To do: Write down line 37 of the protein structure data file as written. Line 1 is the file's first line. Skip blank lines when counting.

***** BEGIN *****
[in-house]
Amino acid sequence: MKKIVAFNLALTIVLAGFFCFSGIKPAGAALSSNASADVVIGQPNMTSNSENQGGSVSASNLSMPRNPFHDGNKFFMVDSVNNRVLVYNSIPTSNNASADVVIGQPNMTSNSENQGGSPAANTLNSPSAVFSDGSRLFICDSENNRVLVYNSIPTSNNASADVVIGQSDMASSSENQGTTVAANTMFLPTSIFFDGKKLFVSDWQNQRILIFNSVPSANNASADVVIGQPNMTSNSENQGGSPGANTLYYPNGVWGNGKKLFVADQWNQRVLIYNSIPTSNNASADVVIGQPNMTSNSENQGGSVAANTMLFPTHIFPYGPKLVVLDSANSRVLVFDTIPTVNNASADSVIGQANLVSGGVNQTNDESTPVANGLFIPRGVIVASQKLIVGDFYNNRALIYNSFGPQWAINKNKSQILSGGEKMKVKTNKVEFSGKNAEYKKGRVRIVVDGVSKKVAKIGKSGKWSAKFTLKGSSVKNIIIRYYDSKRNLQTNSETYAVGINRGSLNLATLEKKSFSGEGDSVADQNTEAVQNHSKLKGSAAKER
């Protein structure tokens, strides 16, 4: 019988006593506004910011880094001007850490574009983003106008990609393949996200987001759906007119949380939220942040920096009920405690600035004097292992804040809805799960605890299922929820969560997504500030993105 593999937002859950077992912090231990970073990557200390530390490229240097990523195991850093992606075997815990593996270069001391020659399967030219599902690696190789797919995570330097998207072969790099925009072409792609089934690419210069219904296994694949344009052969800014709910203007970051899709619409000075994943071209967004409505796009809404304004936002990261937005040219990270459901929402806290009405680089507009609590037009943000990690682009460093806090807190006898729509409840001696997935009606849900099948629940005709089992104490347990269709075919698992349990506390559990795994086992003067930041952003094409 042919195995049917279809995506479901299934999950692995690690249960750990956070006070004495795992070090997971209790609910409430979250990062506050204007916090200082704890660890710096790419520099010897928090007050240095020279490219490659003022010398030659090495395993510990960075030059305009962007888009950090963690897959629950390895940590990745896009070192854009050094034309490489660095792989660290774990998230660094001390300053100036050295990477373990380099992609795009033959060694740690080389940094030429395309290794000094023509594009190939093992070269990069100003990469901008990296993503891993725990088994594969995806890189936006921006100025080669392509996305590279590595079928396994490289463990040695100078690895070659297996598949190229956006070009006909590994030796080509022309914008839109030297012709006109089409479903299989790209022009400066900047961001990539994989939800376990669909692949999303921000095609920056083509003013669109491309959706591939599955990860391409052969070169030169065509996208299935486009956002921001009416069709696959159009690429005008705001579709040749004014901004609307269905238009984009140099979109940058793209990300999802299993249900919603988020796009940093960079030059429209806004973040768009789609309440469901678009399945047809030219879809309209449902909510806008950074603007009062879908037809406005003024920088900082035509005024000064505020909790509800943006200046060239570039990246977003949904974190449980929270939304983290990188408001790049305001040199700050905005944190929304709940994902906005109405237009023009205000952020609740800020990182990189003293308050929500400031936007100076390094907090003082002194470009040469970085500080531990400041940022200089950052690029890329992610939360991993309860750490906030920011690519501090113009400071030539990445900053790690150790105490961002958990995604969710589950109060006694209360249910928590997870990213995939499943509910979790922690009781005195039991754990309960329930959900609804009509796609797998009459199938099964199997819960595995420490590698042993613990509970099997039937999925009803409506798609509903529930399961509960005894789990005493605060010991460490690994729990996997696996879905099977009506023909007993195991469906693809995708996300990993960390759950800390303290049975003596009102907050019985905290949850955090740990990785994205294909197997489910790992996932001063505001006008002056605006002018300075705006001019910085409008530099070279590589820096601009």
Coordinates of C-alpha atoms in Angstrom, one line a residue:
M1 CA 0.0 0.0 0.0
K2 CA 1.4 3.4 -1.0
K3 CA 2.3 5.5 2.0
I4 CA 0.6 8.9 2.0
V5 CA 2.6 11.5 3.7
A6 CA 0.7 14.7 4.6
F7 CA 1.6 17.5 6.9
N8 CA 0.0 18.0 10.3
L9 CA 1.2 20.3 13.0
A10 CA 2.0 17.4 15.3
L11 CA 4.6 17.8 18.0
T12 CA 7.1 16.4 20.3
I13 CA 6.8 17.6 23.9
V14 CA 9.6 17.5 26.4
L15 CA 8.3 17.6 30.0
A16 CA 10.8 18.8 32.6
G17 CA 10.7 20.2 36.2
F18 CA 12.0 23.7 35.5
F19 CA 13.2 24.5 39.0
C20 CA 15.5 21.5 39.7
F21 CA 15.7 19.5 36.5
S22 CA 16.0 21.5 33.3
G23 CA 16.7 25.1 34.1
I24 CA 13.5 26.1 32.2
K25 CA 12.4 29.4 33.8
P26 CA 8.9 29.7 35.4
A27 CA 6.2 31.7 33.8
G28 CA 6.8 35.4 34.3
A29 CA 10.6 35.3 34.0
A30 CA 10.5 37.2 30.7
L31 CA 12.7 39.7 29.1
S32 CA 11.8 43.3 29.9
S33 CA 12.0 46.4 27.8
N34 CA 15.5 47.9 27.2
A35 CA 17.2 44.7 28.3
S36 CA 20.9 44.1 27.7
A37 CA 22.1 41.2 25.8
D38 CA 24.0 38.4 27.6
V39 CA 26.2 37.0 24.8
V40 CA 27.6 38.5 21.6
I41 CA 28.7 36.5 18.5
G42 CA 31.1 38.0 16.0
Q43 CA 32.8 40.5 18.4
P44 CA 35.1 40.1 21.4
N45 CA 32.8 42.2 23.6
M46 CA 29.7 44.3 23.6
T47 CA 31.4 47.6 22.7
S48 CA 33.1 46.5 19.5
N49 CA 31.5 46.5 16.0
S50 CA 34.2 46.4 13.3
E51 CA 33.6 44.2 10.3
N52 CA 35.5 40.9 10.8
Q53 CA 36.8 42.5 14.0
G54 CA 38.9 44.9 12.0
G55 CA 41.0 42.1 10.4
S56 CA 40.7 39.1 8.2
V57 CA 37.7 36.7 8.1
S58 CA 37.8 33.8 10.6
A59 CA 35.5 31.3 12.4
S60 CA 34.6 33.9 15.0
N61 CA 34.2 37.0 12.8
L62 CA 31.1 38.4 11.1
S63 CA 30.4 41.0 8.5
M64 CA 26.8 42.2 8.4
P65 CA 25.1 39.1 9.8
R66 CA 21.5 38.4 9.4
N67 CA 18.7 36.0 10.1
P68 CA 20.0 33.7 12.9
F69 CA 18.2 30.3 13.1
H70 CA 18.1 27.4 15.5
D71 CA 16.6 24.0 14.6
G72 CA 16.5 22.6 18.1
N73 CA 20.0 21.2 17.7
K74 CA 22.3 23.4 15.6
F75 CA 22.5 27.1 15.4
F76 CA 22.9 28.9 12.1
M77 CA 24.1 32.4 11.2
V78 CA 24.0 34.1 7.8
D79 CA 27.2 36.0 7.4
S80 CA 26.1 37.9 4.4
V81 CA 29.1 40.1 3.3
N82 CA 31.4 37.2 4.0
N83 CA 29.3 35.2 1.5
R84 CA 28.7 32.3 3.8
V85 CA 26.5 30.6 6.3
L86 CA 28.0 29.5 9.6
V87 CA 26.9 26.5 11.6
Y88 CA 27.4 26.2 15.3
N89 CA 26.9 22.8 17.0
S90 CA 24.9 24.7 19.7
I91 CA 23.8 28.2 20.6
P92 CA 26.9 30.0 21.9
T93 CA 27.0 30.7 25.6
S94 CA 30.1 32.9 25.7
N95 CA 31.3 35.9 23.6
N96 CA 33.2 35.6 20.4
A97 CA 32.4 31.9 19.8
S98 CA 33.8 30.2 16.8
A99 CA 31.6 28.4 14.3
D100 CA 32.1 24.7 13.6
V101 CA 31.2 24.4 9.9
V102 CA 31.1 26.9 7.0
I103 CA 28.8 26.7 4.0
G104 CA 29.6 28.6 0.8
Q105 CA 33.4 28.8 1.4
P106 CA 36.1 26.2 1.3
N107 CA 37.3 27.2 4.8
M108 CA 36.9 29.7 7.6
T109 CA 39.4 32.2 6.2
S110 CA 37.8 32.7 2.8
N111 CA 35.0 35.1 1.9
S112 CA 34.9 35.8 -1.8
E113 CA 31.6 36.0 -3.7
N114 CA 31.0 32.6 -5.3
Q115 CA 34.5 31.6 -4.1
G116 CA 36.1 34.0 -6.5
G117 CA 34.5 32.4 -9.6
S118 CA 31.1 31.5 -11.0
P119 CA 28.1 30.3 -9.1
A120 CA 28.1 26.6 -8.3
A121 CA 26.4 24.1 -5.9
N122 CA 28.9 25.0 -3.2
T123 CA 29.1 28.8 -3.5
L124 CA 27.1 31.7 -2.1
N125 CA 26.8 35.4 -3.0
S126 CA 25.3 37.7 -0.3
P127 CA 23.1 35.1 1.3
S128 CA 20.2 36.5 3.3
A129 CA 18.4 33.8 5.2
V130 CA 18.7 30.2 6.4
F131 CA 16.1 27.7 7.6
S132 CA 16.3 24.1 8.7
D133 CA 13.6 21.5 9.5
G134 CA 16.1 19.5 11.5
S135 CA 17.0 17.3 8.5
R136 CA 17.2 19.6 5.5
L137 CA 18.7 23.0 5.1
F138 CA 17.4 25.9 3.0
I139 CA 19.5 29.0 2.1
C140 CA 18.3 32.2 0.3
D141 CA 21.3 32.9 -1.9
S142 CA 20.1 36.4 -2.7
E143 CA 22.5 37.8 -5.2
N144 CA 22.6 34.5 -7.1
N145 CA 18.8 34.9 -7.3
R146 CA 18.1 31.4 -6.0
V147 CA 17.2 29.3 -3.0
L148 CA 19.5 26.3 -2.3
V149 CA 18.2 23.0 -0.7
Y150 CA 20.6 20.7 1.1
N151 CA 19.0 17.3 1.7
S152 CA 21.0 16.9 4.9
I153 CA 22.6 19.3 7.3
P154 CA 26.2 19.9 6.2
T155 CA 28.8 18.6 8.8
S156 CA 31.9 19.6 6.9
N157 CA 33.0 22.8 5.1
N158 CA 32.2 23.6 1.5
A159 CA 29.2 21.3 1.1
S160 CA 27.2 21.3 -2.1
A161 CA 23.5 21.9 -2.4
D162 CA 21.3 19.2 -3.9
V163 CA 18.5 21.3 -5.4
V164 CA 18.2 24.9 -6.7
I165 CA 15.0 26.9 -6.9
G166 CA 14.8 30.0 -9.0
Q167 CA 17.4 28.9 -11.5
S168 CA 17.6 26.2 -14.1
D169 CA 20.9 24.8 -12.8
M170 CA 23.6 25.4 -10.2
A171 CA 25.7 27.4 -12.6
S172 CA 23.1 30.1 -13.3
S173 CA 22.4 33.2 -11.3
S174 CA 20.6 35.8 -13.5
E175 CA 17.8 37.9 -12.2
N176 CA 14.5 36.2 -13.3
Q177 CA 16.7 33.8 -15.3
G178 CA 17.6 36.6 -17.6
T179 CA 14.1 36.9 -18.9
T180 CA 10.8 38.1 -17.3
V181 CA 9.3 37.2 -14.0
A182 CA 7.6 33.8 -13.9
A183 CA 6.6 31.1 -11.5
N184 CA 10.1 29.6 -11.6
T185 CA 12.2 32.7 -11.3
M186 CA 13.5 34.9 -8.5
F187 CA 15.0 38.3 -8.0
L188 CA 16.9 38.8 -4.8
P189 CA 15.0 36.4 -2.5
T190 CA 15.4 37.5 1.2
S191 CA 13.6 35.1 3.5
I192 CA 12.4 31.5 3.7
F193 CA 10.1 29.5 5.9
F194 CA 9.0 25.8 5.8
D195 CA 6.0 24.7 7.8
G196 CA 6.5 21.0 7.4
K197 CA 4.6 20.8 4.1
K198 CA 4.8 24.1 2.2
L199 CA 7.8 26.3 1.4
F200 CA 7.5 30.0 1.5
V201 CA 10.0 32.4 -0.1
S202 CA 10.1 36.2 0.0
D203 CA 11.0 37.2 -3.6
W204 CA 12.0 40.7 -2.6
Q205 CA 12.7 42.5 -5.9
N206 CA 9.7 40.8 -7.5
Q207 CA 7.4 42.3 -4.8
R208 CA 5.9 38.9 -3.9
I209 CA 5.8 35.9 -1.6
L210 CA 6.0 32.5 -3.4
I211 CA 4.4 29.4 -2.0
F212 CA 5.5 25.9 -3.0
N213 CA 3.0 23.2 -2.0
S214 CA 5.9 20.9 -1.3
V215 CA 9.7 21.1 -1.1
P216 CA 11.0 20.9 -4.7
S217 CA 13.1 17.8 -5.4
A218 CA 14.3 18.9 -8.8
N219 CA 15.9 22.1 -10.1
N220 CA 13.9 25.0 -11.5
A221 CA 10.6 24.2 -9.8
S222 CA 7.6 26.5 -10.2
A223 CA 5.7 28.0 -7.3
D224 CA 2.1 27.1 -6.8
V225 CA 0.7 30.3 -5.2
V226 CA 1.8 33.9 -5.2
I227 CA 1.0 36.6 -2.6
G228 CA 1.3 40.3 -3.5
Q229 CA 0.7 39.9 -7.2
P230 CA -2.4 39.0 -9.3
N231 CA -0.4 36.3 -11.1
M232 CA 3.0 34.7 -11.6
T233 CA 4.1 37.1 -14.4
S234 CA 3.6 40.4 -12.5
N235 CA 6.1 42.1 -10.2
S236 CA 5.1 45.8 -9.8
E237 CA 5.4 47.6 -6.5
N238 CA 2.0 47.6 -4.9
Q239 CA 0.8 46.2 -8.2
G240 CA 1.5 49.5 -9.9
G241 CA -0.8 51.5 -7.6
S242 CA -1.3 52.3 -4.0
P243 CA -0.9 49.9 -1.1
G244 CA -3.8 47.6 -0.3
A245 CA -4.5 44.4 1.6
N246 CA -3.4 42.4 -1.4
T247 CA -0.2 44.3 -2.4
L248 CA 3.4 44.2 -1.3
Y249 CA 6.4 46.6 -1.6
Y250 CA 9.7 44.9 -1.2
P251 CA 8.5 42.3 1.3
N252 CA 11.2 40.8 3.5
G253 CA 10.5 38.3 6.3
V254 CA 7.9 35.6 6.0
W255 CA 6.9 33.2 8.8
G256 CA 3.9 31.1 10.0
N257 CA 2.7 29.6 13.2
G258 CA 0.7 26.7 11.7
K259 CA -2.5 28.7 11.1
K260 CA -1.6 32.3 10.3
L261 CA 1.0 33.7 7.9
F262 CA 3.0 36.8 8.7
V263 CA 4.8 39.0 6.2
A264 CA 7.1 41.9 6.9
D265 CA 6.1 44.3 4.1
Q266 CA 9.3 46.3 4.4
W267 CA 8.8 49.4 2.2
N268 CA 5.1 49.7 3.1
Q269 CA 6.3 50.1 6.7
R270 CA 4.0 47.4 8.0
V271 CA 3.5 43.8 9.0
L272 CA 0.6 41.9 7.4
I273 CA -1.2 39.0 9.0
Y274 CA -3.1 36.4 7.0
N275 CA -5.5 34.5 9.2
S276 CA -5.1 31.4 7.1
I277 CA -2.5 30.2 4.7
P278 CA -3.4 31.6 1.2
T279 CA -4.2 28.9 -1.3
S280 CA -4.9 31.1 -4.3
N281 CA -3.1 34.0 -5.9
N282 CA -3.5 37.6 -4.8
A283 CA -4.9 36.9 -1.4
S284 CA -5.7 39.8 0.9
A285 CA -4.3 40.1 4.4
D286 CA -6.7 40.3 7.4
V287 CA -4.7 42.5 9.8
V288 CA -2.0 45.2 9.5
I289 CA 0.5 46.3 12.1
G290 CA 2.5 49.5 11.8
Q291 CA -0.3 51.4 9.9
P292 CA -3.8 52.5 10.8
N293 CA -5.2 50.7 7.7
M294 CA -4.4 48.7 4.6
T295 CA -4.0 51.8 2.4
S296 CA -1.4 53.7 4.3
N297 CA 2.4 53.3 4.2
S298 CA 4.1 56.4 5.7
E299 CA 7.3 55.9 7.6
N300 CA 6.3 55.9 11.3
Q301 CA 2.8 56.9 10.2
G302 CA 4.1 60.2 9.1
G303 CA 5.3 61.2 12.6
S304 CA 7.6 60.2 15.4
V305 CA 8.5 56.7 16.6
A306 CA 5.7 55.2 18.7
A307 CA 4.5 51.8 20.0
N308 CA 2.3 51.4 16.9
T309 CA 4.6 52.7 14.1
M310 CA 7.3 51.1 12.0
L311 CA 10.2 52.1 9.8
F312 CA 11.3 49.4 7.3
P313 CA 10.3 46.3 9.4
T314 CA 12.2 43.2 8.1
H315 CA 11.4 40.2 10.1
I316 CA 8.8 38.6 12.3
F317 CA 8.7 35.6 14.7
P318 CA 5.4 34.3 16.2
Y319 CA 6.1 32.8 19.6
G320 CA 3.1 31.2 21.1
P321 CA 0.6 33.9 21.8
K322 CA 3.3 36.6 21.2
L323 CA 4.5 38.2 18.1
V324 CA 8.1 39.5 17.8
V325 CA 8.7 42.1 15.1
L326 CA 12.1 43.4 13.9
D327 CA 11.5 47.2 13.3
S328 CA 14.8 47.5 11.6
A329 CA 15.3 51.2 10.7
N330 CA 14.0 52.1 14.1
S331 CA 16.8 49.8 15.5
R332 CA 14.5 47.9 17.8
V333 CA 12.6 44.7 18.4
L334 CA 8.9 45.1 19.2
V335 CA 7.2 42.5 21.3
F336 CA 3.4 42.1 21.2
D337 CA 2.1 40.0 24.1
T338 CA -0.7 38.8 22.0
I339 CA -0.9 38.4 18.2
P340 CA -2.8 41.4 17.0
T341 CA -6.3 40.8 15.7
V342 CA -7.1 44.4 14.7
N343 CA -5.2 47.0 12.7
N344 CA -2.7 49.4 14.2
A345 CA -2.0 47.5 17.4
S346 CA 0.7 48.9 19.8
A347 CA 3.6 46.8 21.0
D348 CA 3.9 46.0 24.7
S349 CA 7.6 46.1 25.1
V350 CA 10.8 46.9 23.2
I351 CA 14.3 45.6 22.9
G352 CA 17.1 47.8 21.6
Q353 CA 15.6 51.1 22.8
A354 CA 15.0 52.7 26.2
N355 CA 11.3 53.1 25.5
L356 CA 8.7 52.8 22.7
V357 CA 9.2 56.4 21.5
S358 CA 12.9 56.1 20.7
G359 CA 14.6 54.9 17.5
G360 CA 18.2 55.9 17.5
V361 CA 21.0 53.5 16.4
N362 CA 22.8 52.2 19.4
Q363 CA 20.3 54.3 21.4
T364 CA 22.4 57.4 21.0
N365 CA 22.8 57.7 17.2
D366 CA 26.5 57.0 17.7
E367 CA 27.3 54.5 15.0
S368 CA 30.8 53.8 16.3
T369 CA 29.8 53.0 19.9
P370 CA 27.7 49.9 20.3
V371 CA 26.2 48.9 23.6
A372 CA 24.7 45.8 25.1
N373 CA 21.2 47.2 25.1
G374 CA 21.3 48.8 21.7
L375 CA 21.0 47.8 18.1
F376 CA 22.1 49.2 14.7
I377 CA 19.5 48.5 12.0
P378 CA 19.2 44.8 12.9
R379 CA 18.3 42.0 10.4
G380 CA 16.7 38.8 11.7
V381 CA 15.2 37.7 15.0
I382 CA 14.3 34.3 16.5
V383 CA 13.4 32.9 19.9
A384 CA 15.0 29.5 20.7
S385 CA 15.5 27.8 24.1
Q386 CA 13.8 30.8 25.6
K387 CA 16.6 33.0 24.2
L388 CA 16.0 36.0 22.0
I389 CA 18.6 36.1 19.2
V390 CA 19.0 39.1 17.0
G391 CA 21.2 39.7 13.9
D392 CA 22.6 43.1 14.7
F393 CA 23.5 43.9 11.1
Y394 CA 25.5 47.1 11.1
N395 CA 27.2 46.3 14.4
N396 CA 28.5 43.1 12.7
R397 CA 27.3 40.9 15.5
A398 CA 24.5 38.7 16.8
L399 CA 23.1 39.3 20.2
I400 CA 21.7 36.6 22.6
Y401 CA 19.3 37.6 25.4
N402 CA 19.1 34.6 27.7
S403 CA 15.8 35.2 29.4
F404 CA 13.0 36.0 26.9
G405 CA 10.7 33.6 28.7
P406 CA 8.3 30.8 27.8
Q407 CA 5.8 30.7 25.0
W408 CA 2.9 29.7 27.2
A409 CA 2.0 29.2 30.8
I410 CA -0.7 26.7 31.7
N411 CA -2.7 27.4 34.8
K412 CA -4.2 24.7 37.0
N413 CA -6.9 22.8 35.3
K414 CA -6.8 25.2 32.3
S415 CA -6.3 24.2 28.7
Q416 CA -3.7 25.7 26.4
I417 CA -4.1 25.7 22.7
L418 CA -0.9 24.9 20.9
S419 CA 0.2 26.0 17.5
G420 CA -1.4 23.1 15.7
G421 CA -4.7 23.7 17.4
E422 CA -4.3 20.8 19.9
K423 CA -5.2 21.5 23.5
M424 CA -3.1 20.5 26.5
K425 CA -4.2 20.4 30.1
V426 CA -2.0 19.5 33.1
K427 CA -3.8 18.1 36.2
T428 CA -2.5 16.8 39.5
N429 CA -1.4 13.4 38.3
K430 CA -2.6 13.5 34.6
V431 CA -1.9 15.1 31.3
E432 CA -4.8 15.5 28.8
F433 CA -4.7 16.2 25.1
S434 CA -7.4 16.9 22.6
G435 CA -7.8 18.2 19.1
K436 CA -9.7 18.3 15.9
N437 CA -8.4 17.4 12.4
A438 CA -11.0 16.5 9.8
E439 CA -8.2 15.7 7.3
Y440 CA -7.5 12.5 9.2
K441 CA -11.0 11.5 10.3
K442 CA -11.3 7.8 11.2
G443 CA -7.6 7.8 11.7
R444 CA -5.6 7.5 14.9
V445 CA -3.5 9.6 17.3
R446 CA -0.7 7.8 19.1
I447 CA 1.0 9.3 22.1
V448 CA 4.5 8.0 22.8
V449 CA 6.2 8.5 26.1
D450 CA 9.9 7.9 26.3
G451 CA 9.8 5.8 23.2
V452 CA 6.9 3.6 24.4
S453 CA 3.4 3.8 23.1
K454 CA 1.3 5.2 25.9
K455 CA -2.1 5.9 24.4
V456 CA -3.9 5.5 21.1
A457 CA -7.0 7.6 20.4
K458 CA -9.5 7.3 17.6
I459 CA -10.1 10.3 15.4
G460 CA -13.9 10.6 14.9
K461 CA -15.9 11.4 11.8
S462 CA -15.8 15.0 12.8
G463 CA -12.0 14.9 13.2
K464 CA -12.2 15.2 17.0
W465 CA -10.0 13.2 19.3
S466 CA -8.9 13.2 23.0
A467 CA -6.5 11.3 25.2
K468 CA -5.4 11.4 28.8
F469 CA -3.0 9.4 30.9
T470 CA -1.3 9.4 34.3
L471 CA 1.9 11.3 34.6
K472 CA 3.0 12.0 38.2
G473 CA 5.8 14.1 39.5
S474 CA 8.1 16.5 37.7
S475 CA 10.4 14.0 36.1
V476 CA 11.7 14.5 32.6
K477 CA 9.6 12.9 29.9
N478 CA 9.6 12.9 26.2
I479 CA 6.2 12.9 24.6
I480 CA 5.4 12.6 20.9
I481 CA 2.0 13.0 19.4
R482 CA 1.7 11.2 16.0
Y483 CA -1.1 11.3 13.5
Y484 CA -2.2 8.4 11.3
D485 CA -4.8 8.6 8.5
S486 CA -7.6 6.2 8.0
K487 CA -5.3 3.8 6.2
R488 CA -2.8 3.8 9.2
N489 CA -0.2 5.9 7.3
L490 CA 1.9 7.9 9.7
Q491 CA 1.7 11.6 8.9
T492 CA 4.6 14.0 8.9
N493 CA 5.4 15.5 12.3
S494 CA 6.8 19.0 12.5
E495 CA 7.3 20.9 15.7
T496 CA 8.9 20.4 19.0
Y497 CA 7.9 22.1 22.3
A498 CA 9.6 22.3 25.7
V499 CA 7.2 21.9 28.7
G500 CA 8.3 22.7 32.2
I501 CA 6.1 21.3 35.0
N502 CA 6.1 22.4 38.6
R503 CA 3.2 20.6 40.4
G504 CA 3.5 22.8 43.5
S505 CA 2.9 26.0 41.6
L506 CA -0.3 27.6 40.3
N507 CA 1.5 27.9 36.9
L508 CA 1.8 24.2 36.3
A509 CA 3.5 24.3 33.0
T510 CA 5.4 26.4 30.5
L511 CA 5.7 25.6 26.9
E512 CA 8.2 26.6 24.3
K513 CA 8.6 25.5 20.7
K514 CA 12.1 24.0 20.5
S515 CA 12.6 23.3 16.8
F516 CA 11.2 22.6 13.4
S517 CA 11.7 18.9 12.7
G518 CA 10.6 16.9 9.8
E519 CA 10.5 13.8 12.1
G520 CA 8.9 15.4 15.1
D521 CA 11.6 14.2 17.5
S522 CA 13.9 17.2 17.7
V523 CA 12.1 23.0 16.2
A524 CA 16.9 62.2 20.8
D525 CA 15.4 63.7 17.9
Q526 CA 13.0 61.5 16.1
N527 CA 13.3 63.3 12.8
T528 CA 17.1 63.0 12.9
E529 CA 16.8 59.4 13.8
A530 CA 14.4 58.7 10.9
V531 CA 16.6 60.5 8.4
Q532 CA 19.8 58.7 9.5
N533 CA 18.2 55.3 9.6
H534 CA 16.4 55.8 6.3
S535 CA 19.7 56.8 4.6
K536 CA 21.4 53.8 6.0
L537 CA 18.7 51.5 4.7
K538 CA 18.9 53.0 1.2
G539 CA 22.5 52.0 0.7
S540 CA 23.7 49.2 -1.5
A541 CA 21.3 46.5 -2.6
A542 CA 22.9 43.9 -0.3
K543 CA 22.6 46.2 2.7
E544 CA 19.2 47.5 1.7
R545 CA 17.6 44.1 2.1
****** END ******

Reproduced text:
S33 CA 12.0 46.4 27.8